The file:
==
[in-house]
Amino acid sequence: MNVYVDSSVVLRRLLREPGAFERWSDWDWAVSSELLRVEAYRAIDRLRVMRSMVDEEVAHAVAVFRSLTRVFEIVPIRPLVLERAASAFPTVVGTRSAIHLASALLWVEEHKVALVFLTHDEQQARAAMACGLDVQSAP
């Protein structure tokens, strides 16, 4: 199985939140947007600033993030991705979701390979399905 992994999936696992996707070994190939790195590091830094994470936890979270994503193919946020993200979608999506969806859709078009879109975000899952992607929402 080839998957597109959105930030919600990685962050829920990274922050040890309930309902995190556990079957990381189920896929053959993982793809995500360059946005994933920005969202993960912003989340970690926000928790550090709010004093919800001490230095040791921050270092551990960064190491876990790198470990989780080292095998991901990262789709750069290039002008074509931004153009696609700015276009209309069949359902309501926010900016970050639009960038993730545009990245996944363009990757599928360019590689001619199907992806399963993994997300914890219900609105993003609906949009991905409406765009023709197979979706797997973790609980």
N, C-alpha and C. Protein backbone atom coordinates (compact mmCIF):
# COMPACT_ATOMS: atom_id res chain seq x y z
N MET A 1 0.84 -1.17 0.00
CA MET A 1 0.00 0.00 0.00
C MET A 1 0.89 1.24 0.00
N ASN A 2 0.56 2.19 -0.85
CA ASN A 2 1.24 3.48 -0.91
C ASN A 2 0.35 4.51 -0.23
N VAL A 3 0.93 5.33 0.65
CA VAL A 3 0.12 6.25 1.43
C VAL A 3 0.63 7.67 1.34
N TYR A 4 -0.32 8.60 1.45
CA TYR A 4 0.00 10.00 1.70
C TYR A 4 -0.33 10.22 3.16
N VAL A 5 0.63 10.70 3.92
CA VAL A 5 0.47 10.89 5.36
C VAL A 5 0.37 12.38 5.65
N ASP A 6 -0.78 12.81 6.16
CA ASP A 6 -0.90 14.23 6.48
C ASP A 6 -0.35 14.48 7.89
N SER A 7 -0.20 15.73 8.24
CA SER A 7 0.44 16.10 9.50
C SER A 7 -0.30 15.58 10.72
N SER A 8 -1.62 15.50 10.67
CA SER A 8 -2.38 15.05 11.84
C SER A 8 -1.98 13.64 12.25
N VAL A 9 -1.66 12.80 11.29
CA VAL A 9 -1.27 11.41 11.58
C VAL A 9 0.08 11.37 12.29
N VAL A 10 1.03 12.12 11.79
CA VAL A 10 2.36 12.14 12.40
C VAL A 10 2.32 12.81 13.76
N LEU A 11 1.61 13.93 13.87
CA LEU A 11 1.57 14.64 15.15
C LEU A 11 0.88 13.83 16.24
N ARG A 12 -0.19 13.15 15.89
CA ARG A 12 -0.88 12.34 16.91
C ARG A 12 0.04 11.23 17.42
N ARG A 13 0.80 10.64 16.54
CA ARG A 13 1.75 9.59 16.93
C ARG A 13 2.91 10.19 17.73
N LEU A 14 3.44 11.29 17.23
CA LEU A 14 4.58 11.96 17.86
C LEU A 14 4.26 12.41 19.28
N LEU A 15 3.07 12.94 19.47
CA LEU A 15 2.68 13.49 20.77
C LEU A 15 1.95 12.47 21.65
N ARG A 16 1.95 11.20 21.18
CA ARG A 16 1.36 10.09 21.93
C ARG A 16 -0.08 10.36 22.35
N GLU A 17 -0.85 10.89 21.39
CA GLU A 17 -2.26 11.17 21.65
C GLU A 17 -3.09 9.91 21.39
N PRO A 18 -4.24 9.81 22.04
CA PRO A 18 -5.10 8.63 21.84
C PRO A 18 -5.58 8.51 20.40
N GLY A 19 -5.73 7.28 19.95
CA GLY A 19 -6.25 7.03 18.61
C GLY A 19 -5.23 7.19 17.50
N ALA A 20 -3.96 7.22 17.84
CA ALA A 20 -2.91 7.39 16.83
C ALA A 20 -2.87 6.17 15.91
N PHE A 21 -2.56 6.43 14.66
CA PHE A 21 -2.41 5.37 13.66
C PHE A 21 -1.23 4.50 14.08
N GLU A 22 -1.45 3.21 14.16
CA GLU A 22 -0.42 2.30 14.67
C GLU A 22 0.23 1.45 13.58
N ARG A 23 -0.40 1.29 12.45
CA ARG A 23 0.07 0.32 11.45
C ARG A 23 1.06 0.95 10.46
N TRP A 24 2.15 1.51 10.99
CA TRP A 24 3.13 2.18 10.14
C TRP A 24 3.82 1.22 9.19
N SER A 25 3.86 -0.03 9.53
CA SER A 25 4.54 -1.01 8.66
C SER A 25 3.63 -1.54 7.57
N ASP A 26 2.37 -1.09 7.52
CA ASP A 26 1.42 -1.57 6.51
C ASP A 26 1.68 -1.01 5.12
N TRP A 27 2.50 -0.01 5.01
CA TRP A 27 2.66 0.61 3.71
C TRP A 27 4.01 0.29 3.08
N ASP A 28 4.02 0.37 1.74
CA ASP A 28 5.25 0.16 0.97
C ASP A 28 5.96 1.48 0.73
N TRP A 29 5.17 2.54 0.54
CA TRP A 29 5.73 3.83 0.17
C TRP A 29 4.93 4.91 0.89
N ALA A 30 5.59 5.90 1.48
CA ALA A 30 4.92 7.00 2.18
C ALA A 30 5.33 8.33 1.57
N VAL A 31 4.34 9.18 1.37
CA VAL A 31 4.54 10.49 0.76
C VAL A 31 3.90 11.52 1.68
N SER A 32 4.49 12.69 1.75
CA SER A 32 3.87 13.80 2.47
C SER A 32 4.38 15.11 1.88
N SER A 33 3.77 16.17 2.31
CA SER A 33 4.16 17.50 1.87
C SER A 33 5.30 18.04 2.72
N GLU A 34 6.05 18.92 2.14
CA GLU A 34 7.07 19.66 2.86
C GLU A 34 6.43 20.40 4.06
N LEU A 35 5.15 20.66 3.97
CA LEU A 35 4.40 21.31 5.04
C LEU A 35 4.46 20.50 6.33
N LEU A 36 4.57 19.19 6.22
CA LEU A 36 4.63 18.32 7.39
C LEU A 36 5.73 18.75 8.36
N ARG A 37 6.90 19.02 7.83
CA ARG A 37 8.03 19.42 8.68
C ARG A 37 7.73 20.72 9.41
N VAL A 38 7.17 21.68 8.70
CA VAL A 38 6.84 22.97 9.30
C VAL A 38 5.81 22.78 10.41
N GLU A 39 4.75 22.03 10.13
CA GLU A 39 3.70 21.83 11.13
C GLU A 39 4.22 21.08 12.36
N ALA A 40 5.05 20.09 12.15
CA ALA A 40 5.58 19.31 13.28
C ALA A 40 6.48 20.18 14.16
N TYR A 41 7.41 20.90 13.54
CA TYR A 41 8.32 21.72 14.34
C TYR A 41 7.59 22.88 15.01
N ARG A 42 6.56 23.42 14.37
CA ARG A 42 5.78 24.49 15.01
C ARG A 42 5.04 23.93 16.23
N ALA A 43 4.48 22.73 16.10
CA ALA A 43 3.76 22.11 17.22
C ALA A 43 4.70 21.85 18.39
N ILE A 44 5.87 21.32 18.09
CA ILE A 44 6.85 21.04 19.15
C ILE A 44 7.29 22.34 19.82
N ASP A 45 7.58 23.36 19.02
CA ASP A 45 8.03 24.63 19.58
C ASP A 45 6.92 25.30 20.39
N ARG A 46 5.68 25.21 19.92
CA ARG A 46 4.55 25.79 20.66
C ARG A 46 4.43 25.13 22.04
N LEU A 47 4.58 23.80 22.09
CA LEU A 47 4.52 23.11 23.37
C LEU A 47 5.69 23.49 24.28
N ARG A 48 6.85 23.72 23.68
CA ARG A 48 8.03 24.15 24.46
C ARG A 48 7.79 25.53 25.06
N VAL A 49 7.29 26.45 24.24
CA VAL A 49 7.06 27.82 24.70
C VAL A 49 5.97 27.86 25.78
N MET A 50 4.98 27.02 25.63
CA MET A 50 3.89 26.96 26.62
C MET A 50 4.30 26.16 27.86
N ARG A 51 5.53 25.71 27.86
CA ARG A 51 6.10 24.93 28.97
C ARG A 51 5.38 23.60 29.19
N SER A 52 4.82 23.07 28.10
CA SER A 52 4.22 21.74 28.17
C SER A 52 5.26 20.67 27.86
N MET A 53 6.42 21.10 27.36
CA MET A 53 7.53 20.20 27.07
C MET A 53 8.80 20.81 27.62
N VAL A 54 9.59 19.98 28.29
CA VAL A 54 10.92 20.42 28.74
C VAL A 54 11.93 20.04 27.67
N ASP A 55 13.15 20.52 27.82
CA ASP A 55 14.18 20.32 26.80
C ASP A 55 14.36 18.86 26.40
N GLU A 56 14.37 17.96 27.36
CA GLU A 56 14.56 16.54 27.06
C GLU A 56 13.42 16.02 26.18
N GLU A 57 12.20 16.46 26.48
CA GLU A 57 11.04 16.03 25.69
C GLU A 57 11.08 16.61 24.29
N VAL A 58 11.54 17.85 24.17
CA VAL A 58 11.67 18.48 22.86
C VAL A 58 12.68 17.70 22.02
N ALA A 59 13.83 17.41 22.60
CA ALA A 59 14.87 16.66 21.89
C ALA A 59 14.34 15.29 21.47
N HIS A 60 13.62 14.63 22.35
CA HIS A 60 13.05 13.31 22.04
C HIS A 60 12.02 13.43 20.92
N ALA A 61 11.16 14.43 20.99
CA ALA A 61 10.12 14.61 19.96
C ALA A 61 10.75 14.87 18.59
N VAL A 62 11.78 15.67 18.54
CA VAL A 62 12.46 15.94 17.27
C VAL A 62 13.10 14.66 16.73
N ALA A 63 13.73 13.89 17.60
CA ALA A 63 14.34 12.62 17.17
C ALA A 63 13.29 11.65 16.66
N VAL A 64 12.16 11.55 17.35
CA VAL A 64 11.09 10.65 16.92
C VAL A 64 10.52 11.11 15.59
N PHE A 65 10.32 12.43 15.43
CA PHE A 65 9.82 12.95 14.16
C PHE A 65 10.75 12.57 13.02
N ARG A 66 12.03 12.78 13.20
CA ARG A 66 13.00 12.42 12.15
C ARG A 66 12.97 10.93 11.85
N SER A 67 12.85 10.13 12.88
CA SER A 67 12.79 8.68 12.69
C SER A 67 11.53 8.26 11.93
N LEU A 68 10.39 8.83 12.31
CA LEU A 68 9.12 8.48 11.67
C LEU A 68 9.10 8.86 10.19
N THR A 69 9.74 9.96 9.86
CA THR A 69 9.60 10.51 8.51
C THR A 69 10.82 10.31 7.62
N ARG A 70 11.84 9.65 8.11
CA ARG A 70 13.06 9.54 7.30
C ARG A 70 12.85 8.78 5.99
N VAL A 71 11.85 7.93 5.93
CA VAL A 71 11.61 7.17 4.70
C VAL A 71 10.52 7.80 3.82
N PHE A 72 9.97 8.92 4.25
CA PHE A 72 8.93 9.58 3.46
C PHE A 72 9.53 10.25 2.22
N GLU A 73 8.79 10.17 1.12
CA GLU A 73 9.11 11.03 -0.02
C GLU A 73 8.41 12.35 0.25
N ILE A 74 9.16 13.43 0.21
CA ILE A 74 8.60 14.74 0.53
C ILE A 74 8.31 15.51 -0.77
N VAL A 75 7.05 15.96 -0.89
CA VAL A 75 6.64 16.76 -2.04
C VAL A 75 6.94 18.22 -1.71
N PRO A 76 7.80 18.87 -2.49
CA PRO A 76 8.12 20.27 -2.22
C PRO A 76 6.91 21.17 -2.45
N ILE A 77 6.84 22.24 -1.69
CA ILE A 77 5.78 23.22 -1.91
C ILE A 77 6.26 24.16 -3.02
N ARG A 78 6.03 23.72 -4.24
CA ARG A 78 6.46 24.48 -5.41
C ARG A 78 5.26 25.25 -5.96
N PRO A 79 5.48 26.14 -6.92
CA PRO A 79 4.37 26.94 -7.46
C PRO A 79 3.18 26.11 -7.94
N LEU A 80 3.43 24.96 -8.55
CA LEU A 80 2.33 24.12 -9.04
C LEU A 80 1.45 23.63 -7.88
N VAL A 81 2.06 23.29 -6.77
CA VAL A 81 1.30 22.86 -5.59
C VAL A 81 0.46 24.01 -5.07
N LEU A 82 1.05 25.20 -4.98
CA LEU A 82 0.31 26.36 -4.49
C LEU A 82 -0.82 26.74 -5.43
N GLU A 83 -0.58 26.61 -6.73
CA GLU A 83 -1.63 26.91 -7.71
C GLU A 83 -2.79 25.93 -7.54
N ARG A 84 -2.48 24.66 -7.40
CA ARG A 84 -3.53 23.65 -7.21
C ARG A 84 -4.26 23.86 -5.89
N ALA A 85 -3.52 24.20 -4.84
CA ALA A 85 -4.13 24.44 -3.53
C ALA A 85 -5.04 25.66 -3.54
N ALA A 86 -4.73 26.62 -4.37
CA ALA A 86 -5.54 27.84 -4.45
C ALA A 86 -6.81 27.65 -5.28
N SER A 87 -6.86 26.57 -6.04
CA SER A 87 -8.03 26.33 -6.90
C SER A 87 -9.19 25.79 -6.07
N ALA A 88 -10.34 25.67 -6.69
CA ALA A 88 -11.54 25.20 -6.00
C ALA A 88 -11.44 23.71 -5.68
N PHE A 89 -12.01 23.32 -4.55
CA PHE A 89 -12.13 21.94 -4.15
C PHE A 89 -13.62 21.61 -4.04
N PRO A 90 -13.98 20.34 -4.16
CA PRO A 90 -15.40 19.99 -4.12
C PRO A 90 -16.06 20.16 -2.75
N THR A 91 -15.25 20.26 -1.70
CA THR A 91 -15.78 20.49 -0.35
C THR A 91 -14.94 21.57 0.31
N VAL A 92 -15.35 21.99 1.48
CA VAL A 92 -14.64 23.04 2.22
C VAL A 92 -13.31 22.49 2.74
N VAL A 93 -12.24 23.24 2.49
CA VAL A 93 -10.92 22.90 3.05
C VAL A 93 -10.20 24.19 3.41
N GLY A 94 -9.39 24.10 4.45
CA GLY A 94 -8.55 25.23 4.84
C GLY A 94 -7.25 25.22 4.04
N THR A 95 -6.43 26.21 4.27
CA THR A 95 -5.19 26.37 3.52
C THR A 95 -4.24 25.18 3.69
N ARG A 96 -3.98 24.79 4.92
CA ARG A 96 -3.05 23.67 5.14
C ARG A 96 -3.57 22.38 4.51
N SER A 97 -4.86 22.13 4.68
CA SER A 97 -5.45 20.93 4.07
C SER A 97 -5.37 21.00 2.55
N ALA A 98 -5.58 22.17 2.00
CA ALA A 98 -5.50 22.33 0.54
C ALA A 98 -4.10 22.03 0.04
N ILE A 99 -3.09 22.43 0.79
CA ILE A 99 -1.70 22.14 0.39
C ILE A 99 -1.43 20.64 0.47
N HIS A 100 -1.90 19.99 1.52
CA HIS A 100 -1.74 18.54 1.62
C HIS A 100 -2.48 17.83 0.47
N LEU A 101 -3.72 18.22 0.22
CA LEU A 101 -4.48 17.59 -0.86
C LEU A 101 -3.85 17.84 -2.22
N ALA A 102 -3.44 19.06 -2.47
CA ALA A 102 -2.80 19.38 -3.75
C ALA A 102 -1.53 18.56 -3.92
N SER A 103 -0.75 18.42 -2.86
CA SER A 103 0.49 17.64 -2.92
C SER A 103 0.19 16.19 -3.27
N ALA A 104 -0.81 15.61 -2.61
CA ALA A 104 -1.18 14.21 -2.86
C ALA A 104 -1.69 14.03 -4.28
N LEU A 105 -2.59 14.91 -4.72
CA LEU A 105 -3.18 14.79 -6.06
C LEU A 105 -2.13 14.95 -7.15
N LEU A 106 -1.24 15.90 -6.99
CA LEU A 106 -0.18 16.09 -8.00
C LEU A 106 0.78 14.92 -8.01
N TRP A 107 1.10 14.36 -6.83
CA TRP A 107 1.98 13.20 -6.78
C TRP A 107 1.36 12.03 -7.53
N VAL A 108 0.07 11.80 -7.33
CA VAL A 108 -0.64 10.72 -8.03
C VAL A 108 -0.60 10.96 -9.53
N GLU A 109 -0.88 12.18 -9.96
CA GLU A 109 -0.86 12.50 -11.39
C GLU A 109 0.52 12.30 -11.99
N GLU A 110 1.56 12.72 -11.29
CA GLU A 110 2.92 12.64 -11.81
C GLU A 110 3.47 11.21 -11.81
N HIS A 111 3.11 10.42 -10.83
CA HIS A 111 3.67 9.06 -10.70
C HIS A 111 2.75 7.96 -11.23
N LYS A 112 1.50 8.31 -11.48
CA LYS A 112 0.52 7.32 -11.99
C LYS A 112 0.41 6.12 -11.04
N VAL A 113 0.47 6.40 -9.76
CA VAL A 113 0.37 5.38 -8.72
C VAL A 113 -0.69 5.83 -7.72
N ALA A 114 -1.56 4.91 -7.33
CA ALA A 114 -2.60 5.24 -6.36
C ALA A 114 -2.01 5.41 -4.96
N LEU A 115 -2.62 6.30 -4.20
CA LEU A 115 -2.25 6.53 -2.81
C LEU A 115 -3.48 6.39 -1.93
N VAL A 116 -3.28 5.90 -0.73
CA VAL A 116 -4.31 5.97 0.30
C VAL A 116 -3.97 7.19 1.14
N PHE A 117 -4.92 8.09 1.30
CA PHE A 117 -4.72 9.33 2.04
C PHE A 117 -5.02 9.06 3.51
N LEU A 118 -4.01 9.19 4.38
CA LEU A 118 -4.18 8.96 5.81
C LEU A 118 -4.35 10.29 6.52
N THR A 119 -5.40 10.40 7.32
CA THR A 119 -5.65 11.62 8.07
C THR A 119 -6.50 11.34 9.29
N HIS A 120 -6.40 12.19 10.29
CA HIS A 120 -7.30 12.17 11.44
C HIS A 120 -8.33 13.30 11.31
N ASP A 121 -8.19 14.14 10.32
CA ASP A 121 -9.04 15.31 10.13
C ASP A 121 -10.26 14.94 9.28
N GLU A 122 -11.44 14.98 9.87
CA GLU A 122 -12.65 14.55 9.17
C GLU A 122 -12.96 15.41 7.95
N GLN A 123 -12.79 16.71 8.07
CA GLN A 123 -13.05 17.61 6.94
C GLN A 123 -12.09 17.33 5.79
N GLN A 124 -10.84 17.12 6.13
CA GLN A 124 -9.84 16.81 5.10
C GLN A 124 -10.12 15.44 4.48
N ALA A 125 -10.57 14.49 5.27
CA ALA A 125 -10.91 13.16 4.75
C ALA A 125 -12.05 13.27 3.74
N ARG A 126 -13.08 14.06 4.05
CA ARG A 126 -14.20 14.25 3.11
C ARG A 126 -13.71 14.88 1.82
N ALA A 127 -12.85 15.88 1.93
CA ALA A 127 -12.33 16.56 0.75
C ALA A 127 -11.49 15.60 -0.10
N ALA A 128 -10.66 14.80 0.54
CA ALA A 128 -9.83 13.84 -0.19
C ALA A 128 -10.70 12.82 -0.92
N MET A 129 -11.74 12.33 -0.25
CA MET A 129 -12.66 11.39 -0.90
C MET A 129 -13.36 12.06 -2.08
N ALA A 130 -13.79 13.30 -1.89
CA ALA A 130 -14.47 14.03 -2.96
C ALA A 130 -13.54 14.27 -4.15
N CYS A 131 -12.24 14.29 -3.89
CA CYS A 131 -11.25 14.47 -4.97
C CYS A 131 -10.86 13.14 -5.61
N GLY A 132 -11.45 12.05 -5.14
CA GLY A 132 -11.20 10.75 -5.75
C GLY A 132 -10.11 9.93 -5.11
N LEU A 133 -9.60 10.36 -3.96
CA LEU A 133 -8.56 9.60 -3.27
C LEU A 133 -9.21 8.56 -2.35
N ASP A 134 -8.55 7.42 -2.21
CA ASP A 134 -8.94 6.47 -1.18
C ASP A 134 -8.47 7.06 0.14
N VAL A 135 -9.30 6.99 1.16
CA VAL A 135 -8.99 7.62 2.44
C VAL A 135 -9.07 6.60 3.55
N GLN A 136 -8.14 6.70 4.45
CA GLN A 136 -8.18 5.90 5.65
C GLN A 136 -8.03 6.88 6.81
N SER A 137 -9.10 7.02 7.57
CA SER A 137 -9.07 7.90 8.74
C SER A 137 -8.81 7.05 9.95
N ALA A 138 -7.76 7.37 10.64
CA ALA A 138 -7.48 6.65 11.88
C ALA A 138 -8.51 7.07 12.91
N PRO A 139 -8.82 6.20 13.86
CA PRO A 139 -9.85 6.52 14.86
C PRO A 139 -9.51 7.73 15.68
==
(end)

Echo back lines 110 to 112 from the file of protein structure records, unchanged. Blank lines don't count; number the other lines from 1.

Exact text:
C LEU A 35 4.46 20.50 6.33
N LEU A 36 4.57 19.19 6.22
CA LEU A 36 4.63 18.32 7.39